First-Class Awards: E.G. Smith (A.R.M. Special), F. Morrish (Frazer-Nash), J. J. Whitefield (Ford Ten), J. Buncombe (H.R.G.), W. A. G. Goodall (Morgan “4/4”), S. S. Turner (Allard), W. P. Uglow (H.R.G.), A. W. Morrish (s/c. “PB” M.G.), C. D. F. Buckler (Buckler), D. J. Hase (s/c “PB” M.G.), H. W. Tucker-Peake (M.G. Magnette), A. L. S. Denyer (Lea-Francis), A. F. Scroggs (Trojan), C. R. L. Nicholl (M.G. Magnette), C. F. Crossby (s/c Vauxhall Special), B. H. Brown (Ford V8 Special), K. E. O. Burgess (s/c Allard), J. H. Appleton (Allard), R. W. Faulkner (Mercury), A. G. Imhof (s/c Allard), B. D. S. Ginn (Ford V8), K. Wharton (Wharton), R. W. Christmas (“PB” M.G.), H. Clayton (C.S.), B Murkett (s/c “PB” M.G.), S. G. E. Tett (s/c “PB” M.G.).
Second-Class Awards: B. Fitzwater (M.G. Midget), P. H. G. Morgan (Morgan “4/4”), C. J. McCann (Morgan “4/4”), J. H. Radboume (H.R.G.), E. D. Scobey (H.R.G.), H. C. Roberts (Allard), S. C. Clarke (H.R.G.), P. Scott (H.R.G.), J. H. Lockyer (Allard).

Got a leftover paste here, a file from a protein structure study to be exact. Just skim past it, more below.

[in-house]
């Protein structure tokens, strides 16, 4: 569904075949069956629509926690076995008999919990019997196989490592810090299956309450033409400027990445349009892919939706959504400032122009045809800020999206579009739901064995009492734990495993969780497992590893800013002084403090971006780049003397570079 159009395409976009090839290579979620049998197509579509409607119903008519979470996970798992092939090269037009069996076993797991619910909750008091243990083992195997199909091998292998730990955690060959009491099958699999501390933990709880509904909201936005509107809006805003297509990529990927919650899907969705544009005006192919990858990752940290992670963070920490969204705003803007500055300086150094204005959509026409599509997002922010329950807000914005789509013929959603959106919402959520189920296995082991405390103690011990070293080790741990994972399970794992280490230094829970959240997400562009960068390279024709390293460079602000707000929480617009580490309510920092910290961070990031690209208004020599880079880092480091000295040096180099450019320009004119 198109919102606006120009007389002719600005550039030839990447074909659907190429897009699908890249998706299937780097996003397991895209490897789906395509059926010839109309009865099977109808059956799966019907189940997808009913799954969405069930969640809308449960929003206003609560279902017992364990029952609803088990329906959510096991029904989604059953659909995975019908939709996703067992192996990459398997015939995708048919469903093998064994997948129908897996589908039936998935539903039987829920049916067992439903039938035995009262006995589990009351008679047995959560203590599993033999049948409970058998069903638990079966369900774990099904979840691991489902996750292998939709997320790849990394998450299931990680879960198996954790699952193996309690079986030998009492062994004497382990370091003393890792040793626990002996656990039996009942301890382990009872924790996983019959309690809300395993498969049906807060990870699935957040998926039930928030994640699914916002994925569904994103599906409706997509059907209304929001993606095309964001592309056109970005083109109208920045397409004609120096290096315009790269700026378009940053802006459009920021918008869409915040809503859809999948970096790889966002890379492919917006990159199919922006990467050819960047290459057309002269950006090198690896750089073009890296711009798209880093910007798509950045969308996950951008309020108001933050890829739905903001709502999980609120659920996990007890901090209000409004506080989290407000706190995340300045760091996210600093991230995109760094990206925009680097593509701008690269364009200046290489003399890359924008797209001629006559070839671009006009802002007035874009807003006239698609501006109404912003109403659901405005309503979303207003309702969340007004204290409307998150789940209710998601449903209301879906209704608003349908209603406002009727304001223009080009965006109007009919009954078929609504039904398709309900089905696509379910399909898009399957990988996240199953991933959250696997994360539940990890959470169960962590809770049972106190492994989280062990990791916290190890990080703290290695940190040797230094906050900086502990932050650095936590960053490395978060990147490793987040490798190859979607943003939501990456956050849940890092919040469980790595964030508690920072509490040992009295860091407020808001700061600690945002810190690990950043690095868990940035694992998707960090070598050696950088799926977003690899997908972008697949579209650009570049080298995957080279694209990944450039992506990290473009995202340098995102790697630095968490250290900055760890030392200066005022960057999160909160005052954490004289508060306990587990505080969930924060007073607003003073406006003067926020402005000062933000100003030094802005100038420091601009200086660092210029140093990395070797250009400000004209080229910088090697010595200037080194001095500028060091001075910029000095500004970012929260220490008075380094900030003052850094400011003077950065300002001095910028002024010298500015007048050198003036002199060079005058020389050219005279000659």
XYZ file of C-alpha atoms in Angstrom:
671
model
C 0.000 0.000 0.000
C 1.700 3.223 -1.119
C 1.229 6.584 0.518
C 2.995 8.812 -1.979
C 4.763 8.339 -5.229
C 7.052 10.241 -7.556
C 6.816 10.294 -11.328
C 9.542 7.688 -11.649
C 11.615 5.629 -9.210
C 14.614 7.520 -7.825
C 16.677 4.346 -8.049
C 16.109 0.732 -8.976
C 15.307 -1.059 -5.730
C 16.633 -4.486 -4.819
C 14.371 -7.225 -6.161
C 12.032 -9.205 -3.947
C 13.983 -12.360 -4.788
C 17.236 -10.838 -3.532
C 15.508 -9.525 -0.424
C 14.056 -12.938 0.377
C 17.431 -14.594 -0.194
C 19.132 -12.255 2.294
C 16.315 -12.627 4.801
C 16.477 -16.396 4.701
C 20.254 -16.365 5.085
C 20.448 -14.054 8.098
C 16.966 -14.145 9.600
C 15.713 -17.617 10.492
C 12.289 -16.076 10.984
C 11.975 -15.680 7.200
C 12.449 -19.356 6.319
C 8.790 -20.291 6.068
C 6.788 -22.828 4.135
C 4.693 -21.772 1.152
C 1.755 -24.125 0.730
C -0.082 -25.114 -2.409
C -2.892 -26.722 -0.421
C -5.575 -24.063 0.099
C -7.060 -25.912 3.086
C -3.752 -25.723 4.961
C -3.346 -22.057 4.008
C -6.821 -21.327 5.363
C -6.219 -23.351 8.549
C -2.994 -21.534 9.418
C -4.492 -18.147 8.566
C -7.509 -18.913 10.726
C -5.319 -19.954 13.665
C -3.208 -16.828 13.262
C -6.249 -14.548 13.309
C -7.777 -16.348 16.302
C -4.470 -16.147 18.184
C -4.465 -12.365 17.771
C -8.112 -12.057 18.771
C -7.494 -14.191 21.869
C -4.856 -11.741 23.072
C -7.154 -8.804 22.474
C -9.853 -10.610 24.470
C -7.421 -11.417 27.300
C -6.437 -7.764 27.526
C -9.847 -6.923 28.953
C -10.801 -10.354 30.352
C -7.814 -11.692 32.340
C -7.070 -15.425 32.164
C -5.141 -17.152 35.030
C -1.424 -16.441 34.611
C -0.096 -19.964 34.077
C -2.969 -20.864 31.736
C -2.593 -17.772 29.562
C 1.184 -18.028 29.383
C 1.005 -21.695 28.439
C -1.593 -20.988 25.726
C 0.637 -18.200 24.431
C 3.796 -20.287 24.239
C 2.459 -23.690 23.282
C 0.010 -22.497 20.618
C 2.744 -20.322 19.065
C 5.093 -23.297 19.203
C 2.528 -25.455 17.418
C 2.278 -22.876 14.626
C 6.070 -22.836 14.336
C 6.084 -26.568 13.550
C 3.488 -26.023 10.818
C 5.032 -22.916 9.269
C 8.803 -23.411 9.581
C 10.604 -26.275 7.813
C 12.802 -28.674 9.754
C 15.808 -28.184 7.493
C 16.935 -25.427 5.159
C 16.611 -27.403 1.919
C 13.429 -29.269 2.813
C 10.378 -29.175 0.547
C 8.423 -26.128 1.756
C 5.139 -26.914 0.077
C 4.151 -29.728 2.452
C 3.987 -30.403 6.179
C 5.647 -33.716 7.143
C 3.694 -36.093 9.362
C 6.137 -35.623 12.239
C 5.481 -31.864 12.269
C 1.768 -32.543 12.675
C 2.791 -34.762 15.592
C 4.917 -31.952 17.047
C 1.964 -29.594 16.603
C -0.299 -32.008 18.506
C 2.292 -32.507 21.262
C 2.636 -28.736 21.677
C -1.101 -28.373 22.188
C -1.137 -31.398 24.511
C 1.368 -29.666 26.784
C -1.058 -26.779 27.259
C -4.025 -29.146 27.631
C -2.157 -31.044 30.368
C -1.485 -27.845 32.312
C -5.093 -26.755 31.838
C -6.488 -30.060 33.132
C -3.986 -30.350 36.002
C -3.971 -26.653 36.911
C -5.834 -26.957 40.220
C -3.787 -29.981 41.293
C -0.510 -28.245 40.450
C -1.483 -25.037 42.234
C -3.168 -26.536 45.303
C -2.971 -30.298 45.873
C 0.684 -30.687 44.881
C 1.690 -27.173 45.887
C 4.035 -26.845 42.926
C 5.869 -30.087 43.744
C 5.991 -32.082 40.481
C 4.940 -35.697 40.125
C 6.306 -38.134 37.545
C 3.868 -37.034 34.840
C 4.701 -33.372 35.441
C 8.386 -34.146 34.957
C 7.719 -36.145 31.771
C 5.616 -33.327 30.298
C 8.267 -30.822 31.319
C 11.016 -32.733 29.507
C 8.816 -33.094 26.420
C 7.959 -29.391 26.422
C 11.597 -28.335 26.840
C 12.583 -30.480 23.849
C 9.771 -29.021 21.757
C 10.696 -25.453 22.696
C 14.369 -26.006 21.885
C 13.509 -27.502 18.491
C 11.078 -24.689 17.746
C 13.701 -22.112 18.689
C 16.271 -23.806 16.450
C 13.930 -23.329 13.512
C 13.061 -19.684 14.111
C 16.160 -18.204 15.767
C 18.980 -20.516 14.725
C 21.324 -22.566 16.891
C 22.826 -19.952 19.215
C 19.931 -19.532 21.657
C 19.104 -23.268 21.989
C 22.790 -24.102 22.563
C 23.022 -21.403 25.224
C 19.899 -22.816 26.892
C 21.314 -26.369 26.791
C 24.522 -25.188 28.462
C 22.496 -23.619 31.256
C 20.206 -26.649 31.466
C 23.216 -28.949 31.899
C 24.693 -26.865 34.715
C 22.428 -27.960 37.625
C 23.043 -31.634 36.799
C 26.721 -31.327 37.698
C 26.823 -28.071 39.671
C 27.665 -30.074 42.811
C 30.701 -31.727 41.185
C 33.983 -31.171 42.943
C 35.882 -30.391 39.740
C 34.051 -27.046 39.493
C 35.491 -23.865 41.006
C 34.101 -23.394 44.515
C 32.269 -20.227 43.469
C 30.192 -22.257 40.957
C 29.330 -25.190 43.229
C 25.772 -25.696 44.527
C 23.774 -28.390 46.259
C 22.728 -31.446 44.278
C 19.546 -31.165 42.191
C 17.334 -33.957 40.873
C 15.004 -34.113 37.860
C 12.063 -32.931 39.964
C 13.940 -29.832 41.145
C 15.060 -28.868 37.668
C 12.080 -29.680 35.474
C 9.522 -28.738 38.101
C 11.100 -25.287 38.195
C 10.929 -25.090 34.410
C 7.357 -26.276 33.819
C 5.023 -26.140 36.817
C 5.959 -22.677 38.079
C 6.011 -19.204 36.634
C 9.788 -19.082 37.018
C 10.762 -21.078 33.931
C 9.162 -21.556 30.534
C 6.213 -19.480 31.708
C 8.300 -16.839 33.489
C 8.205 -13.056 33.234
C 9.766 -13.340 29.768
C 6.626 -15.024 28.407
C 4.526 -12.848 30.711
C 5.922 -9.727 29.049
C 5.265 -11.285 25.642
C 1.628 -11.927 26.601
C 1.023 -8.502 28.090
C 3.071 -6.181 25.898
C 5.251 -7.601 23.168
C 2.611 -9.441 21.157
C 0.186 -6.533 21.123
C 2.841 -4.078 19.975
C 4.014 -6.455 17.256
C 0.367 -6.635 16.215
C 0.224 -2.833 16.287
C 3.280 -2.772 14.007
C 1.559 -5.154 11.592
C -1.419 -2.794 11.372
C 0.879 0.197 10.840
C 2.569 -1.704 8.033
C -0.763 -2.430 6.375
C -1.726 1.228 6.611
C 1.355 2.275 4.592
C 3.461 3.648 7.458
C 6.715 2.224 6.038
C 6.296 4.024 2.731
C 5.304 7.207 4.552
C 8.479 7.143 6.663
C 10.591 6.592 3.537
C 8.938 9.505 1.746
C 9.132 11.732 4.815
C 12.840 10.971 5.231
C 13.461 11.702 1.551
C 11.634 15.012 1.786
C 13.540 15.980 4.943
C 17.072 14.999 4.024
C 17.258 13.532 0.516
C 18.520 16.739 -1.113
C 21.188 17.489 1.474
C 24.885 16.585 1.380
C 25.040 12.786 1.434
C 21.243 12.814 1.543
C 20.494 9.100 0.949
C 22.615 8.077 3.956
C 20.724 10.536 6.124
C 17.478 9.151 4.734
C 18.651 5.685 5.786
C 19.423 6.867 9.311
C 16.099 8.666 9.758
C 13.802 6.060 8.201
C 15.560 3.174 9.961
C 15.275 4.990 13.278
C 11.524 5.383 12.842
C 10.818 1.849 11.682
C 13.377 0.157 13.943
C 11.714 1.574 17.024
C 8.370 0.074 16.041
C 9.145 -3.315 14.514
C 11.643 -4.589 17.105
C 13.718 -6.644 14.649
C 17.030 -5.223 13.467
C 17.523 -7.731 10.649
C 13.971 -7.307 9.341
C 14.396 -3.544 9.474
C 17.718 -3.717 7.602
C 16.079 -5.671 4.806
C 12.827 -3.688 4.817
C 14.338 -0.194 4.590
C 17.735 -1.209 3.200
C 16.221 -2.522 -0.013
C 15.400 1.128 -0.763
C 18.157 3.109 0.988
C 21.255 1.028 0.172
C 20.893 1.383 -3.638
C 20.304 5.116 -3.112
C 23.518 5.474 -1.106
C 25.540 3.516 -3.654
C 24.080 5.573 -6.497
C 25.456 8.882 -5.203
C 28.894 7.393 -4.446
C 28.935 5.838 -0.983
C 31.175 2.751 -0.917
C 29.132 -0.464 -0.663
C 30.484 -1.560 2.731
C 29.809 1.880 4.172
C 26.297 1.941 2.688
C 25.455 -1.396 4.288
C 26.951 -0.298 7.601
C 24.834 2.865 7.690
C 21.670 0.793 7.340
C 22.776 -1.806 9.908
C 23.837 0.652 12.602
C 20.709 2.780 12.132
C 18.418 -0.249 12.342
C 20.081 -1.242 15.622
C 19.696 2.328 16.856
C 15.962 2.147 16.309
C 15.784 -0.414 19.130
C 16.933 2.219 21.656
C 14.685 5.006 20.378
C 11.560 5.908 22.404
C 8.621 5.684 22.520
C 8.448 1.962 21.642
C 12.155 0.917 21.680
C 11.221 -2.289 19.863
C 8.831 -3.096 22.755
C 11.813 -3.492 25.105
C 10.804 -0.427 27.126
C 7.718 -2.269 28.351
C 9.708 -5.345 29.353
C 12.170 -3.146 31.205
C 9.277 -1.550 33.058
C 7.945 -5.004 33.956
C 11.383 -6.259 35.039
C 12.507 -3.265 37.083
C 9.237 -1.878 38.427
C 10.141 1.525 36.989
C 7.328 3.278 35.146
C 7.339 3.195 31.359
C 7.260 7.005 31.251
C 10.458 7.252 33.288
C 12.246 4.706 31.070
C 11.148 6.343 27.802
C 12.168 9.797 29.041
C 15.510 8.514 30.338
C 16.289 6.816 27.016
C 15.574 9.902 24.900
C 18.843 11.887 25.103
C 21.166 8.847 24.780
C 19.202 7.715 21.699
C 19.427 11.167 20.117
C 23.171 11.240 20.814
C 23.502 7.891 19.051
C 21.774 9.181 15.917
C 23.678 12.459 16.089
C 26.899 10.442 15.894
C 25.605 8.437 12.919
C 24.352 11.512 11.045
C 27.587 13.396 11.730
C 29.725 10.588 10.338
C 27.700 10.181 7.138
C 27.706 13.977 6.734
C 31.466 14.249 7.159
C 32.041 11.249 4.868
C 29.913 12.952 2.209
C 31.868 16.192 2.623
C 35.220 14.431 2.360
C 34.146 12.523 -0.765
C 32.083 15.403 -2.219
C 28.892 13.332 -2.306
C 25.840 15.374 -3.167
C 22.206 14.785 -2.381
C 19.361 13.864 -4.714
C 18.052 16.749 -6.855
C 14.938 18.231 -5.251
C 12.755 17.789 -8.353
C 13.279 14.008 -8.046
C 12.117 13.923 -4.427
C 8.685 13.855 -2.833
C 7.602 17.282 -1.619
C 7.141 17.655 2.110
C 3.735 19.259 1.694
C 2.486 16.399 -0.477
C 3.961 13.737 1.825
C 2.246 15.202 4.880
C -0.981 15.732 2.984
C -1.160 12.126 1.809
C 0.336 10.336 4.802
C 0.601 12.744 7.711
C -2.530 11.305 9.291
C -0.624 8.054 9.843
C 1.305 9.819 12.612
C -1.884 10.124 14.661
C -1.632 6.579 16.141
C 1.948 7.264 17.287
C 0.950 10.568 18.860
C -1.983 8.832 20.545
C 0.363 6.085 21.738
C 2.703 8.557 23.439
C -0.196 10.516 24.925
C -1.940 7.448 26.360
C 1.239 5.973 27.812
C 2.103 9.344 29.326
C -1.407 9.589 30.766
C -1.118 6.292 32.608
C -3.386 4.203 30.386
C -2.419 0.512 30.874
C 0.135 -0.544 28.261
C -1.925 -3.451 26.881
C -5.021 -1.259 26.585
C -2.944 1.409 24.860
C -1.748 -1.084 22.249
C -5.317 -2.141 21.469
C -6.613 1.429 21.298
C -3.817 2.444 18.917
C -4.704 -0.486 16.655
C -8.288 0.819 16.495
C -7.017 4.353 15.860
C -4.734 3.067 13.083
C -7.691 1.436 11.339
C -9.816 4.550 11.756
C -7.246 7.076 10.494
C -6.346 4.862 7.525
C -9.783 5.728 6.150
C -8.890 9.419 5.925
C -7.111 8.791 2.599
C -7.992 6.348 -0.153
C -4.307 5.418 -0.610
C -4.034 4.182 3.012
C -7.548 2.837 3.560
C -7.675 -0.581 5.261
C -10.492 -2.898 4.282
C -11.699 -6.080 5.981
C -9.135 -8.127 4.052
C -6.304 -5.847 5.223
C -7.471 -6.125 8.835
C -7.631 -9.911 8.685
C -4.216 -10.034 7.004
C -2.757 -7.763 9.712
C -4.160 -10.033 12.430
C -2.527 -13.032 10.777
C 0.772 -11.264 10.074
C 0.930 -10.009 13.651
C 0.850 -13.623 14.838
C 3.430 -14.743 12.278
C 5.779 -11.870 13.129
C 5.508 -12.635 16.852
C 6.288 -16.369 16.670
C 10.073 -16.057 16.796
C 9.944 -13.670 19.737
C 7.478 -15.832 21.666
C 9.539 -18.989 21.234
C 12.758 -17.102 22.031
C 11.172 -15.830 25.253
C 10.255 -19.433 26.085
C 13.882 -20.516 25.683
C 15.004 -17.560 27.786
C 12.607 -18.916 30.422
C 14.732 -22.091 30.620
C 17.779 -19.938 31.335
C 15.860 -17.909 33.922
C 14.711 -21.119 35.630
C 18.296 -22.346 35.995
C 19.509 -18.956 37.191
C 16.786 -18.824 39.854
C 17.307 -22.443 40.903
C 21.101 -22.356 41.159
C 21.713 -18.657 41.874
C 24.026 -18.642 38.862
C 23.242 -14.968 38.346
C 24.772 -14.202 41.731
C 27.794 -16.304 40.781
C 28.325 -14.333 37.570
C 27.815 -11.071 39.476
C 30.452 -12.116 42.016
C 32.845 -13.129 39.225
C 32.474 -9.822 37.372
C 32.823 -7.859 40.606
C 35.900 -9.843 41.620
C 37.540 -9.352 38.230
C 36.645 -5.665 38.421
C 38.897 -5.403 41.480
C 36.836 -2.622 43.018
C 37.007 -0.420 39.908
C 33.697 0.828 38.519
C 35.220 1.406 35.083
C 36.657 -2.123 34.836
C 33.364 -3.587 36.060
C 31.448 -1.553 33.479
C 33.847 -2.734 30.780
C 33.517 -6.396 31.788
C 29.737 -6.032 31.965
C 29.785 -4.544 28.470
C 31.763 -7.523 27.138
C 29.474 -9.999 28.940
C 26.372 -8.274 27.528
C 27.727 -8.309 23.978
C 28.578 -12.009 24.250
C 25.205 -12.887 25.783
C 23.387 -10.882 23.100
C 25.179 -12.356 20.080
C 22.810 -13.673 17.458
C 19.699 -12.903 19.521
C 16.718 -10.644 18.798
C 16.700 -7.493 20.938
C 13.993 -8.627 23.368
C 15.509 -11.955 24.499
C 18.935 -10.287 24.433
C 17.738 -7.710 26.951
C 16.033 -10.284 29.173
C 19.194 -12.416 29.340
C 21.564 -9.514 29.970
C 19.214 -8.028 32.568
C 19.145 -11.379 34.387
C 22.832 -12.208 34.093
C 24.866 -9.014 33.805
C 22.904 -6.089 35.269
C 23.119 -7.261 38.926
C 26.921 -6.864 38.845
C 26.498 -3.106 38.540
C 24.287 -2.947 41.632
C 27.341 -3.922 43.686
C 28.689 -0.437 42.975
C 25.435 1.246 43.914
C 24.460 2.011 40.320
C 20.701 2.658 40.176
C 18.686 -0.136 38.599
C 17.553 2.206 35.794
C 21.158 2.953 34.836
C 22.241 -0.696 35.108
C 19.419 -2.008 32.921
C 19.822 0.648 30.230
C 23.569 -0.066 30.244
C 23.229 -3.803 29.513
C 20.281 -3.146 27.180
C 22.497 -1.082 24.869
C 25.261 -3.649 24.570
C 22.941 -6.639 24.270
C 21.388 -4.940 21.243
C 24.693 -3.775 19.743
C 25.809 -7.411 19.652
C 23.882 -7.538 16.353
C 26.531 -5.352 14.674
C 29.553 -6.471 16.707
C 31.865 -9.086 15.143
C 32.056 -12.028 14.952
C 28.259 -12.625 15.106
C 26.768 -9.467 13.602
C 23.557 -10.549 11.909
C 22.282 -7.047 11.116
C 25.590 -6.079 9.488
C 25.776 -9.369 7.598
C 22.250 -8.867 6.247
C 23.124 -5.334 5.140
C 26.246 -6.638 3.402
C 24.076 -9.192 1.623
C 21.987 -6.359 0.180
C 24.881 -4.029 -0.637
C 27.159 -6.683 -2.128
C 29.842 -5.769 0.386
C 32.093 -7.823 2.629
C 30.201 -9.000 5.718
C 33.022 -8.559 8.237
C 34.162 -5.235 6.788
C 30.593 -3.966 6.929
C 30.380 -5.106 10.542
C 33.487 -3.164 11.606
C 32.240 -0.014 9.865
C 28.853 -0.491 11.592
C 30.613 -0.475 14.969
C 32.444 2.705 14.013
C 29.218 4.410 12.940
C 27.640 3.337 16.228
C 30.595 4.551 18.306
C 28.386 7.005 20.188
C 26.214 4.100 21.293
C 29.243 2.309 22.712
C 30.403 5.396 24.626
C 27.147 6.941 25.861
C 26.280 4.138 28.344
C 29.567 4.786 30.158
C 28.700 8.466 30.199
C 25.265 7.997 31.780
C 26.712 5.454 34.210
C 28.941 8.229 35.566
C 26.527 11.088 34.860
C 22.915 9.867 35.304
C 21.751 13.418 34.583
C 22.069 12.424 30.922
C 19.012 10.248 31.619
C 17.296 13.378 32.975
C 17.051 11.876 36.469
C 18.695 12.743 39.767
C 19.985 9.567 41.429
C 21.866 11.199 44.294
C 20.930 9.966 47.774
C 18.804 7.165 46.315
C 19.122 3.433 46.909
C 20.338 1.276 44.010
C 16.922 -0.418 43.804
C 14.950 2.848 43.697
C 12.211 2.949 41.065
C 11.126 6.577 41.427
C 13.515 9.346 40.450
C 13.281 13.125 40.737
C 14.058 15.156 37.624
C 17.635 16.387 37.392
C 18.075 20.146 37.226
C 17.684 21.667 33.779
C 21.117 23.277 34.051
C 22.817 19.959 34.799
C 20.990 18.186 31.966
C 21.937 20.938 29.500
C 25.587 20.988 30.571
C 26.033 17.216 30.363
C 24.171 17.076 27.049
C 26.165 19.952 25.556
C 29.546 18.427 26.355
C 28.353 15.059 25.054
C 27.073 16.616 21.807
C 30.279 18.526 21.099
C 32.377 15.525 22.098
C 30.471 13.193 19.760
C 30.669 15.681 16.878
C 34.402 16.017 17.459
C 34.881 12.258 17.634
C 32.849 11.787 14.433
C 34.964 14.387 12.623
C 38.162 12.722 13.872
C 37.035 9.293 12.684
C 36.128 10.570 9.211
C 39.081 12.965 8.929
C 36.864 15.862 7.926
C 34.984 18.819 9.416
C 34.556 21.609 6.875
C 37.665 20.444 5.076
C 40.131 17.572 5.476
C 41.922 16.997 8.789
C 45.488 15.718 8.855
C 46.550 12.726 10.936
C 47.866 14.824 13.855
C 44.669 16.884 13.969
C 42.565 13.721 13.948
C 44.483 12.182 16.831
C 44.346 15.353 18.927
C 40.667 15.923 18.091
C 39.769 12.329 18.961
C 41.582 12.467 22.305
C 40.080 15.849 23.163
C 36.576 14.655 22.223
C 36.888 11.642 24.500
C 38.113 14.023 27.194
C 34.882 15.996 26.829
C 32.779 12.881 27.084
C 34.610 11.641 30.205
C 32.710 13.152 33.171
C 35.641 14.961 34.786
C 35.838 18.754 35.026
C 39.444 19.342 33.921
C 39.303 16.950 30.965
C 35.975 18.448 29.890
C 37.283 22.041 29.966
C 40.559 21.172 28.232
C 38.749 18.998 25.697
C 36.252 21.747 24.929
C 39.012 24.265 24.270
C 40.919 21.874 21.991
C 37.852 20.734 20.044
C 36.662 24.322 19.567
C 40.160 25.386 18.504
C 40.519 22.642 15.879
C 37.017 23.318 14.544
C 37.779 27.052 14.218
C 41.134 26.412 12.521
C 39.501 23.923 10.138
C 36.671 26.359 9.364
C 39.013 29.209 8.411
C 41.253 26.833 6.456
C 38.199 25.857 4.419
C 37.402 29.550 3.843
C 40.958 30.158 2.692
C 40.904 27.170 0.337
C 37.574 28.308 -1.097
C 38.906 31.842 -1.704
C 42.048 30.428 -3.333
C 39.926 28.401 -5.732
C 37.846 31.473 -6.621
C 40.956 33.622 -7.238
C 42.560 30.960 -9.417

Third-Class Awards: H. W. Burman (Lea Francis), C. J. Mores (M.G. 2.3-litre), D. C. Bishop (s/c M.G. Midget), J. H. Barrow (Vauxhall), L. J. Hawkins (Standard).
Results by Makes (numbers in brackets indicate number of entries and n.s. = non-starters): —
Allard (8): — four 1sts, two 2nds, two n.s.
A.R.M. Special (1): — one 1st.
Austin (1): — no award.
Batten (1): — n.s.
Buckler (1): — one 1st.
C.C.S. (1): — retired.
C.S. (1): — one 1st.
Frazer-Nash (1): — one 1st.
Frazer-Nash-B.M.W. (1): — n.s.
F.I.A.T. “500” (1): — no award.
Ford (2): — two 1sts.
Ford V8 Special (1): — one 1st.
Horstman (1): — no award.
H.R.G. (7): — two 1sts, four 2nds, one no award.
Lea-Francis (2): — one 1st, one 3rd.
Mercury (2): — one 1st, one n.s.
M.G. (11): — seven 1sts, one 2nd, two 3rds, one n.s.
Morgan (5): — one 1st, two 2nds, two no award.
Morris Special (1): — no award.
Rover (1): — no award.
Standard (1): — one 3rd.
Trojan (1): — one 1st.